The Causes And Effects Of Cell Phone Addiction

1920 Words 8 Pages
Adults, particularly younger generations have become exponentially more reliant on cell phones. This reliance has manifested it 's self as addiction, and greatly impacts a large portion of our daily lives. This impact can be seen as separation anxiety from cell phones to being used as a buffer between ourselves and those we wish to distance ourselves from. We must first discover how to be comfortable with only our thoughts, then we can begin reconnecting with others face to face. Without learning how to cope without the constant reassurance of a cell phone in our own presence, we as a society cannot continue to grow as a whole with each other. Cell phone addiction is becoming an epidemic among younger users especially, manifesting it 's self …show more content…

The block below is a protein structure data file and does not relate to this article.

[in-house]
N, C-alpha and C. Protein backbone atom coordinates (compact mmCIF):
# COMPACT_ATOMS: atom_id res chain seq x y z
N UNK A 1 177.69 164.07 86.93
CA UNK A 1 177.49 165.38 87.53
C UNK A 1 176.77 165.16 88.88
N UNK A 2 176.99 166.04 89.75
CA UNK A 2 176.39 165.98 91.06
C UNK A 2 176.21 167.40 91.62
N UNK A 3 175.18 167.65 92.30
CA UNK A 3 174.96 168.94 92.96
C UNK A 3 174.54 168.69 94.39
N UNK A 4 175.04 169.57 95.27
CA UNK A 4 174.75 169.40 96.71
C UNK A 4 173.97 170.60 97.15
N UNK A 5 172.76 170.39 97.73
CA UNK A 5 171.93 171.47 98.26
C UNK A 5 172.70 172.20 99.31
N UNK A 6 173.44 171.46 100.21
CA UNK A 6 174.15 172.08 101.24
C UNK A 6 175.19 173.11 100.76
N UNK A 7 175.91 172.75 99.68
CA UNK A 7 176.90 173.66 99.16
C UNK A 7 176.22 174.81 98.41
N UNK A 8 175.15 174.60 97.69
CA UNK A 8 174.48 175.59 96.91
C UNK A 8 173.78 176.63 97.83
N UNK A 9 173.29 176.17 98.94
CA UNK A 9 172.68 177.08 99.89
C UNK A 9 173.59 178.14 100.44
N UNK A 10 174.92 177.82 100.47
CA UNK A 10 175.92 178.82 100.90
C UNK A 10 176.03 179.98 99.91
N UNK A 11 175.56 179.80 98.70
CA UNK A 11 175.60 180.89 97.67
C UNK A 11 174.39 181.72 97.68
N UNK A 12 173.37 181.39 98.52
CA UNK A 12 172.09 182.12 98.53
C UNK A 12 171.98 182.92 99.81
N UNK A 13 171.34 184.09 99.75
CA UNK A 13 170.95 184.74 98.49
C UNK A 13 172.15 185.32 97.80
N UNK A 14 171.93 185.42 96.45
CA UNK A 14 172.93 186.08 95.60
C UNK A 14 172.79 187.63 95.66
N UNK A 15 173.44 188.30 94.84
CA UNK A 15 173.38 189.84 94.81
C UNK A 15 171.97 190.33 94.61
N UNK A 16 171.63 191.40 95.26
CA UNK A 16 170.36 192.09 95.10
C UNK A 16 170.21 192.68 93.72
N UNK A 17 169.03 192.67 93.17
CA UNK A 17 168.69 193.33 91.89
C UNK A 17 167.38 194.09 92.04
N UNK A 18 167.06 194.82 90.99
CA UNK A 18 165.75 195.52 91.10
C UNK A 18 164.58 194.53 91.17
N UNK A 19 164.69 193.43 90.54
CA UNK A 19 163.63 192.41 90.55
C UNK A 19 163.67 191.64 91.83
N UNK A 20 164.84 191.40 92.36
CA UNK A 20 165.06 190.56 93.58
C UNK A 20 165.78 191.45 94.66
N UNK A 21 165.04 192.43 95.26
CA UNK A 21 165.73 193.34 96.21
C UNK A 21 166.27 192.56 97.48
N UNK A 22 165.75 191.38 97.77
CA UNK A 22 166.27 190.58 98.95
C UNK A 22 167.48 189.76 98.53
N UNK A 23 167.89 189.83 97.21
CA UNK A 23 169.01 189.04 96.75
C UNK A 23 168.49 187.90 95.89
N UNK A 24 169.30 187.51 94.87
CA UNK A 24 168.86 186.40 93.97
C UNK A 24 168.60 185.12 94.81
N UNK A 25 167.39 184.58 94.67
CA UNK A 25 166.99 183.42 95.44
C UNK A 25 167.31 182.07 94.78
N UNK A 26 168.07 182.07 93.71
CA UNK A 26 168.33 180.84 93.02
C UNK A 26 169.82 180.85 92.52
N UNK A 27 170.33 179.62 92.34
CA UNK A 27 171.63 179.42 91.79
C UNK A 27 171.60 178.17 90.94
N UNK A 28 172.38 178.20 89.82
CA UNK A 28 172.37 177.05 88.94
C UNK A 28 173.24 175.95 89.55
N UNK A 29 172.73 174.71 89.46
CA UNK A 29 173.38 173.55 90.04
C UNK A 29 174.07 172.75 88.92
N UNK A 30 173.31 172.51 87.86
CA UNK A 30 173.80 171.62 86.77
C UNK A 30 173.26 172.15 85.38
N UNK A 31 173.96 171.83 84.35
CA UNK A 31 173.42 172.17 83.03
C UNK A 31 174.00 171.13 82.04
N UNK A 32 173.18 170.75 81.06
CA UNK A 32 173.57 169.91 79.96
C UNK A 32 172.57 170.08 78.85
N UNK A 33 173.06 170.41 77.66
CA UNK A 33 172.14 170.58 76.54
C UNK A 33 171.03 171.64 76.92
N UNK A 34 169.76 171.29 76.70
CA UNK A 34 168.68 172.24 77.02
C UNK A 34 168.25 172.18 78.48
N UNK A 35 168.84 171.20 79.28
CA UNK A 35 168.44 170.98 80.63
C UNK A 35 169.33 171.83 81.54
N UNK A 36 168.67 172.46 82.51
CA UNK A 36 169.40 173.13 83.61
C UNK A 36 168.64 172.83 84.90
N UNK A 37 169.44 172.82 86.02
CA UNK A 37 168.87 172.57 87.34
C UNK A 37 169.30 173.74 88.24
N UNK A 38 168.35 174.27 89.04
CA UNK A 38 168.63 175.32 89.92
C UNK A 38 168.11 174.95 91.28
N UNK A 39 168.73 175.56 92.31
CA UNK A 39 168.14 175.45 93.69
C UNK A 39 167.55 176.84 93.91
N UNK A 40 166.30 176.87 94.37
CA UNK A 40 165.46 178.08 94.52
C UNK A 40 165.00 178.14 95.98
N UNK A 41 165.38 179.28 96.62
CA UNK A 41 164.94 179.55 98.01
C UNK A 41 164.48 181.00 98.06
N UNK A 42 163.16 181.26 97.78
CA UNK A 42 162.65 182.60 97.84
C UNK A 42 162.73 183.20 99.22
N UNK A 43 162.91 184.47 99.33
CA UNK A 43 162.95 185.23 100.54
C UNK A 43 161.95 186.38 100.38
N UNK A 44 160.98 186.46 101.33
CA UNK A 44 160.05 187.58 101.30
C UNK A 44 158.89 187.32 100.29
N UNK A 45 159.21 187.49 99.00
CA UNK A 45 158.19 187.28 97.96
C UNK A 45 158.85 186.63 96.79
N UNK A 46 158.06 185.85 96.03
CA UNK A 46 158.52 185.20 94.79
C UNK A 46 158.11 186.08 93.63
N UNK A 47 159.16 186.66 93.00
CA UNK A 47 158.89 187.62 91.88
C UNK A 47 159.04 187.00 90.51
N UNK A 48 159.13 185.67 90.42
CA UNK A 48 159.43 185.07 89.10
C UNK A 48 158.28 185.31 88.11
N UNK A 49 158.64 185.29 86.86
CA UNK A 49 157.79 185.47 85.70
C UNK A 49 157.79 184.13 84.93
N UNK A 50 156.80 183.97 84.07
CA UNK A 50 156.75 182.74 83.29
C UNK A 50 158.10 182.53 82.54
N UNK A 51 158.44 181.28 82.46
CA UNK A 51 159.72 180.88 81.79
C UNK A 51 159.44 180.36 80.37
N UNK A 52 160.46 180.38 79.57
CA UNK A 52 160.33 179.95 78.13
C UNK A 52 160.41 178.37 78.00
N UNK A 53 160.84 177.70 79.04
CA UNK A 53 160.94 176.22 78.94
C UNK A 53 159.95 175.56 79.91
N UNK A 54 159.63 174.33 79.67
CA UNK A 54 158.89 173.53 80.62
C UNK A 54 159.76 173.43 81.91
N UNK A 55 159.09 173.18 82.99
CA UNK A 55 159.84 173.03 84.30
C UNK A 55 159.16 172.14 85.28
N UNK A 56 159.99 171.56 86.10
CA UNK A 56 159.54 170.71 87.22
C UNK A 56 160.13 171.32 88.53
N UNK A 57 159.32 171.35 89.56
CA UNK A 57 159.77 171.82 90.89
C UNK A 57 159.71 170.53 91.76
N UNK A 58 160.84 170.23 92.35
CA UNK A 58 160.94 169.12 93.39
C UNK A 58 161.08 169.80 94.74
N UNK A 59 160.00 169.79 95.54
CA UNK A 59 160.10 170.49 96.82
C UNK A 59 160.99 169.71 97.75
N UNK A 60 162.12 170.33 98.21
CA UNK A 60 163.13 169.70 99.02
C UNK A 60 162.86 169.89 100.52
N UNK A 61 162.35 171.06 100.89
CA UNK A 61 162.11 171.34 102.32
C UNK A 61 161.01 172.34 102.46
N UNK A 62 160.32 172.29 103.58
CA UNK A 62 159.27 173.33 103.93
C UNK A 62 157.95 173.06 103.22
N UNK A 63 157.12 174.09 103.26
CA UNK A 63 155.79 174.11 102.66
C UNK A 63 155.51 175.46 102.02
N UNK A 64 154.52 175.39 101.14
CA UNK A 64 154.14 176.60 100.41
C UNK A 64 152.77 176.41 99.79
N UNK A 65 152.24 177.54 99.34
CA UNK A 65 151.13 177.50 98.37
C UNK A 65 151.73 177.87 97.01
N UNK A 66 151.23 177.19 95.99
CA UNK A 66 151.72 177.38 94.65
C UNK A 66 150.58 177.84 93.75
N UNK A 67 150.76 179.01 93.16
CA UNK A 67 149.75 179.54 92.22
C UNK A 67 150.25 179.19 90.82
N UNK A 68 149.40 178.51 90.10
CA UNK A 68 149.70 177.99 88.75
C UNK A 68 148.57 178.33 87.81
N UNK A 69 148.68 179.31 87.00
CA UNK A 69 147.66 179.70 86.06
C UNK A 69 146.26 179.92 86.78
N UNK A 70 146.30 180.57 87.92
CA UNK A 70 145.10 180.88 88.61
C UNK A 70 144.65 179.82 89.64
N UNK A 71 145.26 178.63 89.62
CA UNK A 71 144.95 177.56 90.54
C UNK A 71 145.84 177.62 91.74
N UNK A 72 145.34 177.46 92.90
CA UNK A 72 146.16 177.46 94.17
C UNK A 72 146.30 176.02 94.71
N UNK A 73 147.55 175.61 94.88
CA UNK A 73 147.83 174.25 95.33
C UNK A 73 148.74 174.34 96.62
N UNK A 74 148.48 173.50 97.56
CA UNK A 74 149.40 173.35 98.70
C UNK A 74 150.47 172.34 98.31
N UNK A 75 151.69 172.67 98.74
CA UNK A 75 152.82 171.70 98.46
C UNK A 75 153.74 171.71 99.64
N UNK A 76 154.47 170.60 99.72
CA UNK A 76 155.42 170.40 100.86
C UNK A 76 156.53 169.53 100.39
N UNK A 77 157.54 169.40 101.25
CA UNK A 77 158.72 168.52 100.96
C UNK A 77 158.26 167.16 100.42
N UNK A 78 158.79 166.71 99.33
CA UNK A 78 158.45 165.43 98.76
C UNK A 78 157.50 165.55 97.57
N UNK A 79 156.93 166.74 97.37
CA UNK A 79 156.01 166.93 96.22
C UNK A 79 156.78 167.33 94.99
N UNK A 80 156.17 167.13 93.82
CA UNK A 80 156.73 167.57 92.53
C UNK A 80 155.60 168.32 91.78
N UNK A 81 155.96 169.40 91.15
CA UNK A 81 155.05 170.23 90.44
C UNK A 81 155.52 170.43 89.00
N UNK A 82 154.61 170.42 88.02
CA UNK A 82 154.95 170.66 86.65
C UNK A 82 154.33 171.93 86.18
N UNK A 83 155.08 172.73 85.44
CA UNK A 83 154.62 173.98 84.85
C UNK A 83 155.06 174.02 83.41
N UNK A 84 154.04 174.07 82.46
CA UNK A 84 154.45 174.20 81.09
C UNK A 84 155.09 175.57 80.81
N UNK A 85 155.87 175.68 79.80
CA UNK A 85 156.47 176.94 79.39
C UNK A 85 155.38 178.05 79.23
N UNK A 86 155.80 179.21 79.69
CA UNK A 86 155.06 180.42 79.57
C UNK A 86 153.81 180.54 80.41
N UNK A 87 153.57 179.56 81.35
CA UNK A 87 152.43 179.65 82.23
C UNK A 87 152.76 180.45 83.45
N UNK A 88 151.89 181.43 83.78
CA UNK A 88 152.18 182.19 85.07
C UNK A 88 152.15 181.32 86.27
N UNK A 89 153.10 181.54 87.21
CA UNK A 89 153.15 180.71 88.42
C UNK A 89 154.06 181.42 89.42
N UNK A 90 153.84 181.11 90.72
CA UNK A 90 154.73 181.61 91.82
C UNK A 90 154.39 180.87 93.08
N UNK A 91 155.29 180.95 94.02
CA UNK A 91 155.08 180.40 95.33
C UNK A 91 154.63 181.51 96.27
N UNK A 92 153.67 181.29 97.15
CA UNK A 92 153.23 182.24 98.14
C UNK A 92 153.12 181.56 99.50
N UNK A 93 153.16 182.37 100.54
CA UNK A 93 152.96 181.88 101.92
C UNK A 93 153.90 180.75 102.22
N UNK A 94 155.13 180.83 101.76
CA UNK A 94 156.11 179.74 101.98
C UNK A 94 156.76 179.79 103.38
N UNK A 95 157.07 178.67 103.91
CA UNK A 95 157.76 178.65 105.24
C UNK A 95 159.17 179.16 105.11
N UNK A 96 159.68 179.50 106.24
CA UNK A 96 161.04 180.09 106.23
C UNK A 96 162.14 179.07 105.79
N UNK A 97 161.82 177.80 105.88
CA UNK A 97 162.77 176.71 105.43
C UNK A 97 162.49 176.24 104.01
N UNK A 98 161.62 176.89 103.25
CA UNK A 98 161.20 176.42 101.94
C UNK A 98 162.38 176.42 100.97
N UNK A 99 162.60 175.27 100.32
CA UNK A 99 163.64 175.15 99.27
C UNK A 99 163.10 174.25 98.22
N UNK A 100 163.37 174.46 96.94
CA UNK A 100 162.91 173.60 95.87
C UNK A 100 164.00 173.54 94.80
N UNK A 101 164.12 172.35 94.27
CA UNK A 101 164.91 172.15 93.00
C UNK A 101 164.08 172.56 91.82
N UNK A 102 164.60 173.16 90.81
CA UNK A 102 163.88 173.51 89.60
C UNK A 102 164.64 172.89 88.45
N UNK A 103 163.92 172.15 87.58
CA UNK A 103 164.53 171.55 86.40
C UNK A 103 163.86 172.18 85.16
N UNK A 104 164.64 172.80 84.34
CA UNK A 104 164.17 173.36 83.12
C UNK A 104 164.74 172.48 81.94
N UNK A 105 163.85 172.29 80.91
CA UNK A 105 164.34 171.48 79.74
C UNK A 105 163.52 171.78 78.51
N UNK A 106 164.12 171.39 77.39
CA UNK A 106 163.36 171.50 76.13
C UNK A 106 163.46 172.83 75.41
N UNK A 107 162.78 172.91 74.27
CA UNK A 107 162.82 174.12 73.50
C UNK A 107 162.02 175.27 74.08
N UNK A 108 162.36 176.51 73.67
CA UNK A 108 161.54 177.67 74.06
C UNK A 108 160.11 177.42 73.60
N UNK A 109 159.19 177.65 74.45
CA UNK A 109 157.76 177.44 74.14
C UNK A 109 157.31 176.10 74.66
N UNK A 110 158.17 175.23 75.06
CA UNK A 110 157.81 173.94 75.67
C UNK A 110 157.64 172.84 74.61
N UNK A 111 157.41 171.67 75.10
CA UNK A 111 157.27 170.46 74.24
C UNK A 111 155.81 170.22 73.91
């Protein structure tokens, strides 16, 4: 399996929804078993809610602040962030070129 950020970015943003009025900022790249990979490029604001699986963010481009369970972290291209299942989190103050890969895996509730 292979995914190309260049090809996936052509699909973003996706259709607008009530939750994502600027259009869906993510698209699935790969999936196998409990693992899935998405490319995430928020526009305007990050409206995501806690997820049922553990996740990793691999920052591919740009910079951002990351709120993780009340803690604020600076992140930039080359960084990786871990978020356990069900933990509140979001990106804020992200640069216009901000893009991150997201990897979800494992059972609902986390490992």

The constant need to be occupied by a phone, whether it be from boredom, FOMO, or turning to it to be consoled leads to never truly being alone with just your thoughts. However, it is "in solitude we find ourselves", where we develop and form our opinions and feeling we can then in turn share with others (Turkle). Yet if our eyes are constantly glued to a screen, this process cannot fully happen. Instead, we are influenced by others more than ourselves. This addiction to constant connection allows us to present an edited form of ourselves to the world, and to "put your attention wherever you want it to be" (Turkle). We are able to keep ourselves at a distance or perhaps find more than we want to know simply by enveloping into our cell phones. To put the lengths some people will go in perspective, a study showed a large percentage of people in a focus group chose to give themselves an electrical shock rather than "be alone with their own thoughts" (Wilson et al). One idea of why these results were so shocking is due to the inability of those so addicted to cell phones that they have no power to self-soothe. These participants in particular "focused on their own shortcomings and got caught in ruminative thought cycles", and chose to shock themselves rather than to allow human emotion to happen (Wilson et

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